I visited Dry Tortugas National Park in 2013 and 2015 as part of a field class taught by Dr. Stuart Pimm at Duke University. Located 68 miles west of Key West, this 100 square mile national park is mostly open water with several islands near the Caribbean. The park is famous for its history, which is symbolized by the gorgeous Fort Jefferson, and it is treasured because of its amazing biodiversity.
The Dry Tortugas are important breeding grounds for seabirds globally. A total of 299 bird species can be spotted here, including soaring magnificent frigatebirds, loud brown noddies, and an additional six varieties of birds known to breed here. The breeding sites are well protected from tourists. Still, once you are on the islands, you cannot ignore the endless calls and tireless flights of parenting birds as they fly to the sea seeking food.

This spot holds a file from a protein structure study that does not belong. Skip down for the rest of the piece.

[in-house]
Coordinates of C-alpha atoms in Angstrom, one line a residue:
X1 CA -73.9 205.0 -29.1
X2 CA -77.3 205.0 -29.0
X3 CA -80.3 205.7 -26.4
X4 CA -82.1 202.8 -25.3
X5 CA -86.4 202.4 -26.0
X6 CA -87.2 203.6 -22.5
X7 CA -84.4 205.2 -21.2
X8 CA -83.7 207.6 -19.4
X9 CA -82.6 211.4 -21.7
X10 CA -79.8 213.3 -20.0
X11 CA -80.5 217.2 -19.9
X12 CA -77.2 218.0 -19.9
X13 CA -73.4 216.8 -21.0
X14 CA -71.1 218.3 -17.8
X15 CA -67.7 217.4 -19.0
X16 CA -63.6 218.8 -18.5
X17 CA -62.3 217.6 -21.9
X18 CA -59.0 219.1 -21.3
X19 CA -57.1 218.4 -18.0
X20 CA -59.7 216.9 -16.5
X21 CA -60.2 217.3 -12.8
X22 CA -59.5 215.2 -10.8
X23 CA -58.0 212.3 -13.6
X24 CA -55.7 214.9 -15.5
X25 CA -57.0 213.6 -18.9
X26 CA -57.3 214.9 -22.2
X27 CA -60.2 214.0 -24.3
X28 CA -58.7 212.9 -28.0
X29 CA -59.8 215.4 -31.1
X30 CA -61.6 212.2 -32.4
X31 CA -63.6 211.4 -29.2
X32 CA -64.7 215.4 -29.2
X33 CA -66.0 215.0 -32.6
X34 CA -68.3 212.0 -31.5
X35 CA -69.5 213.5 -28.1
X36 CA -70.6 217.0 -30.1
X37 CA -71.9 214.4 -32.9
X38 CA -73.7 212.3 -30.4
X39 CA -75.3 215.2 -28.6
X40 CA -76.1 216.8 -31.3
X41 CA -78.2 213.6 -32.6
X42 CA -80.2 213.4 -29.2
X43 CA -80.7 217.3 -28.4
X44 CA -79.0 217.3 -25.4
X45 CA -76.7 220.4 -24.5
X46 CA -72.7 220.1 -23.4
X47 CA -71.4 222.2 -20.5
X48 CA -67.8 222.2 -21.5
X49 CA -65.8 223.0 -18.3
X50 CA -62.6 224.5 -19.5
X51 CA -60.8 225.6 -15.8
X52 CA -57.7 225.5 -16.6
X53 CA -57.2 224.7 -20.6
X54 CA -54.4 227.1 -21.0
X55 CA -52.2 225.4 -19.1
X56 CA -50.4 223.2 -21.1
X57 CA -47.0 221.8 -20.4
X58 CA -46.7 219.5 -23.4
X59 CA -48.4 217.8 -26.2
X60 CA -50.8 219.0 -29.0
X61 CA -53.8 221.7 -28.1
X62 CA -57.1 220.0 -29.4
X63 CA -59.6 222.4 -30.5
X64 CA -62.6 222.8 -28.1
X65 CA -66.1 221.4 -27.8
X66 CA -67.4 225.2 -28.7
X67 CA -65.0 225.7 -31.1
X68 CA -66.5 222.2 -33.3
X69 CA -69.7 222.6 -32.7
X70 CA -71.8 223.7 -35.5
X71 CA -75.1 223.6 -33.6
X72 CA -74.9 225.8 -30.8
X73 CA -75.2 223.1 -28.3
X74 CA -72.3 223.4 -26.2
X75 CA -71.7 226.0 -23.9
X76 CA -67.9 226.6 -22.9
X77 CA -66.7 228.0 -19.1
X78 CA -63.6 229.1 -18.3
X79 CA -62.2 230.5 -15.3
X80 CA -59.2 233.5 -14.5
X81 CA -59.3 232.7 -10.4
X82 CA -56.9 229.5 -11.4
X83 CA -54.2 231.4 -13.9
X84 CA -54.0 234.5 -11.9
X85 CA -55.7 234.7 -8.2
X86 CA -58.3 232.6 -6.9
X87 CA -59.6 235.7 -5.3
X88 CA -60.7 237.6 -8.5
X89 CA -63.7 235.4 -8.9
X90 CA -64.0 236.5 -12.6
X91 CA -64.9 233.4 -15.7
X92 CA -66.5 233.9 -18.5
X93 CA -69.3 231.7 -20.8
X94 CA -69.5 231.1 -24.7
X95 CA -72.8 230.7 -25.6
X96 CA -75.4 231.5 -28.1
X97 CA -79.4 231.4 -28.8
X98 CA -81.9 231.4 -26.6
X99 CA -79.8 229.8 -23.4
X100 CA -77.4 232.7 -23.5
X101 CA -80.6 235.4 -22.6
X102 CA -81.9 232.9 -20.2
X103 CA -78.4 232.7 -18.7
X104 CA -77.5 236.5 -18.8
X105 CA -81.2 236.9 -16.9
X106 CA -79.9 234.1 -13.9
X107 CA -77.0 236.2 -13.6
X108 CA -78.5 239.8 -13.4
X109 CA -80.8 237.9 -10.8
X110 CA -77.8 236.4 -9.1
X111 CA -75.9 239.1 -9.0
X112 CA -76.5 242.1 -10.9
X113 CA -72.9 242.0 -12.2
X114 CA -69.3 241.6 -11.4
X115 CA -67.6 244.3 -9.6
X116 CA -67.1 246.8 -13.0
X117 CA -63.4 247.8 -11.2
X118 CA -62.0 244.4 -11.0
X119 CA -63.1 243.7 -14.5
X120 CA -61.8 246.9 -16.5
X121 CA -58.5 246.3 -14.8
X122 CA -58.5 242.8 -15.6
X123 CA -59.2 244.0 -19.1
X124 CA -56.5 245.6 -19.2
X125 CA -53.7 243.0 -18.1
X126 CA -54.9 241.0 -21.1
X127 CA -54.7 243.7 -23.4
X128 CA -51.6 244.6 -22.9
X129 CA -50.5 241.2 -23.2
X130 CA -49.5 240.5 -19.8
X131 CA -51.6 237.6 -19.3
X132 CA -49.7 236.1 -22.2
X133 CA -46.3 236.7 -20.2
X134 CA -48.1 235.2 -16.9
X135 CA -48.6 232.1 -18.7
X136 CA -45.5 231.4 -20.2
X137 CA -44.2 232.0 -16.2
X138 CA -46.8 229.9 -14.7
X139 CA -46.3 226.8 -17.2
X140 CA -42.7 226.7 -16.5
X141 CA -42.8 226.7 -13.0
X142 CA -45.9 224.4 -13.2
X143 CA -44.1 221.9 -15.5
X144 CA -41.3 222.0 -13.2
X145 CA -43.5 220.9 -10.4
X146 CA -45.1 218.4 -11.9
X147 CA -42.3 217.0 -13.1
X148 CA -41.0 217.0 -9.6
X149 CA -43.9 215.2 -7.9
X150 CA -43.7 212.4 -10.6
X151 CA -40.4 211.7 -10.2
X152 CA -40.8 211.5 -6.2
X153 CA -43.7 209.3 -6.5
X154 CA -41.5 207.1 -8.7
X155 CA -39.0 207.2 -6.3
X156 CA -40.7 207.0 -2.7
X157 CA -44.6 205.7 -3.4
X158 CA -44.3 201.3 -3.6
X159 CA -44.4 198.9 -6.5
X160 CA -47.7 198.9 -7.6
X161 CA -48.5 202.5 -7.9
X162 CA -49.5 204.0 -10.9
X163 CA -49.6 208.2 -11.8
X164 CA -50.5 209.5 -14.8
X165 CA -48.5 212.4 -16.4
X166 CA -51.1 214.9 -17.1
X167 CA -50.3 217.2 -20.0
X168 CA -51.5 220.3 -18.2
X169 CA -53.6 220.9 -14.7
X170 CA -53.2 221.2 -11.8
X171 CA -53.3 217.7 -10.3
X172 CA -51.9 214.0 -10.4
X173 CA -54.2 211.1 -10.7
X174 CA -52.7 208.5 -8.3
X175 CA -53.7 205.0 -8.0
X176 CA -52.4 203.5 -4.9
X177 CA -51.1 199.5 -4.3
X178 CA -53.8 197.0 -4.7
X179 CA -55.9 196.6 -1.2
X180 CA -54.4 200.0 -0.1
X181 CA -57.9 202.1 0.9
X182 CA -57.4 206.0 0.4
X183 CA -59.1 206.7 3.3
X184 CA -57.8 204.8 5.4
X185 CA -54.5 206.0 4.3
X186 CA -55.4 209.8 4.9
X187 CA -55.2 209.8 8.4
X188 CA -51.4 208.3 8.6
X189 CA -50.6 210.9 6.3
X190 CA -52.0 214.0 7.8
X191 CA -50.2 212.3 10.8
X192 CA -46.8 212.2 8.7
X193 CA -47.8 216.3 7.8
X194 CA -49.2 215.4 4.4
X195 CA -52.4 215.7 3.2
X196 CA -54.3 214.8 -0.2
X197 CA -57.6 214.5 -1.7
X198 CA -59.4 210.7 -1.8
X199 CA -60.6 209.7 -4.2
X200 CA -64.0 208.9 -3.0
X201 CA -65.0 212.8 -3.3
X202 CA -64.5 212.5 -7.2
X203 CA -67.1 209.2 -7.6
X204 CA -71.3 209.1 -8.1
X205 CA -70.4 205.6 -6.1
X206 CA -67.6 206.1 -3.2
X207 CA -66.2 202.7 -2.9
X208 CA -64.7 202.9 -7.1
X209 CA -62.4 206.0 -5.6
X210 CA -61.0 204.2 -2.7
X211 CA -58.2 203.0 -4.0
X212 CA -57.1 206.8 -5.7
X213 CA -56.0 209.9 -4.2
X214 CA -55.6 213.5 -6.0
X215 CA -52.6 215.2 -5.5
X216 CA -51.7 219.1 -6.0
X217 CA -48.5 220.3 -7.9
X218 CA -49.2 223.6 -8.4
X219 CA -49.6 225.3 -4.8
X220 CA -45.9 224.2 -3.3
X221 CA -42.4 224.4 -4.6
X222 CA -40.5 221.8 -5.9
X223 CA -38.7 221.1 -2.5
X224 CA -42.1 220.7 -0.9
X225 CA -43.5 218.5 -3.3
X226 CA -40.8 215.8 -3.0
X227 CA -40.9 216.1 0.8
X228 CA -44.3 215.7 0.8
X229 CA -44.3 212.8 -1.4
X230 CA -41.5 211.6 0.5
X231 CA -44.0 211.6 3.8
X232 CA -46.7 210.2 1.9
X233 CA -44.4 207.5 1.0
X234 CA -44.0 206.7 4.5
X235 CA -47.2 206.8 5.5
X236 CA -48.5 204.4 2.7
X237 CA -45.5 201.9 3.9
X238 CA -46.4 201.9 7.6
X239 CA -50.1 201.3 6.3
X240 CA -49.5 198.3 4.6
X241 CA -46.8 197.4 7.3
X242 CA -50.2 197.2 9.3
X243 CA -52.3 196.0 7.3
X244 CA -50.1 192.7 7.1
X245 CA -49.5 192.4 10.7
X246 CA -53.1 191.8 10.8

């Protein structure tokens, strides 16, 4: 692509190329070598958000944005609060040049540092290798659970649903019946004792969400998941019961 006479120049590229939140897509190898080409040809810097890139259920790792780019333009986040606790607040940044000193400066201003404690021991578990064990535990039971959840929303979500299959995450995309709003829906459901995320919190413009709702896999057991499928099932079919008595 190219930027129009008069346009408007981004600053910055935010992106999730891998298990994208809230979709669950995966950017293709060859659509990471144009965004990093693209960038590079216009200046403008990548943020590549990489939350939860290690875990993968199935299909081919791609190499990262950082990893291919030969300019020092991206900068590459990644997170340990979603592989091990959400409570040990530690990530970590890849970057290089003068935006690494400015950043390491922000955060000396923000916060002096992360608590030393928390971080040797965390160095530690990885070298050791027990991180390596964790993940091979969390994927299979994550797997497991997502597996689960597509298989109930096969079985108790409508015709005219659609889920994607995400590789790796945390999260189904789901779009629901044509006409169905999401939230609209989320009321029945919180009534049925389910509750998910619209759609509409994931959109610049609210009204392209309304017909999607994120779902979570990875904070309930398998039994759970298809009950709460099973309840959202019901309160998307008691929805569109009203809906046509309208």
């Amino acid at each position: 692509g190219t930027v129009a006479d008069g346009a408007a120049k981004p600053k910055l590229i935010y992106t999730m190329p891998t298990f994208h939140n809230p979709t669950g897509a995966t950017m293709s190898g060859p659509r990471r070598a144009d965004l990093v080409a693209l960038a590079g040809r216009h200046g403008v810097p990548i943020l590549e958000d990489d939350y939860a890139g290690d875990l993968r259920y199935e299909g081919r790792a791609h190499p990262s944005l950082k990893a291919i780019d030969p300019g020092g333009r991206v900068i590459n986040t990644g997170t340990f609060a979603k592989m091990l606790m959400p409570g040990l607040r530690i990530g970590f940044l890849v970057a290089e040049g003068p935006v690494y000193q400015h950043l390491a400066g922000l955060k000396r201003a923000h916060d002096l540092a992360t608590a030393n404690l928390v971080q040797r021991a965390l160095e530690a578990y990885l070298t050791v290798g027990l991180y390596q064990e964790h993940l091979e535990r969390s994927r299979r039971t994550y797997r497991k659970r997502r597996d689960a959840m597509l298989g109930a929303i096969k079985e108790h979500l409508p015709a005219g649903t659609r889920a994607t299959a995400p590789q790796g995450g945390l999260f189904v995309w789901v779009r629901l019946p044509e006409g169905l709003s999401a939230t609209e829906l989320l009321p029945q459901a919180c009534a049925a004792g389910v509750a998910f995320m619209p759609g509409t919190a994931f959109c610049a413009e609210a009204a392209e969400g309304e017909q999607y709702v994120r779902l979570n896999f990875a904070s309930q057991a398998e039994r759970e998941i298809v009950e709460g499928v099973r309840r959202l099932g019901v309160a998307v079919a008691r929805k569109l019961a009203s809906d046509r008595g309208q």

One of the most prolific breeders on the island is the black and white colored sooty tern. Every spring, around 80,000 sooty terns come here to nurture the next generation. Dr. Pimm’s field course is part of a 70-year-old effort to survey sooty terns. In order to track the population dynamics, researchers need to mark and recapture the birds regularly. Each March, a group of students from Duke University join the efforts to survey sooty terns and their habitats.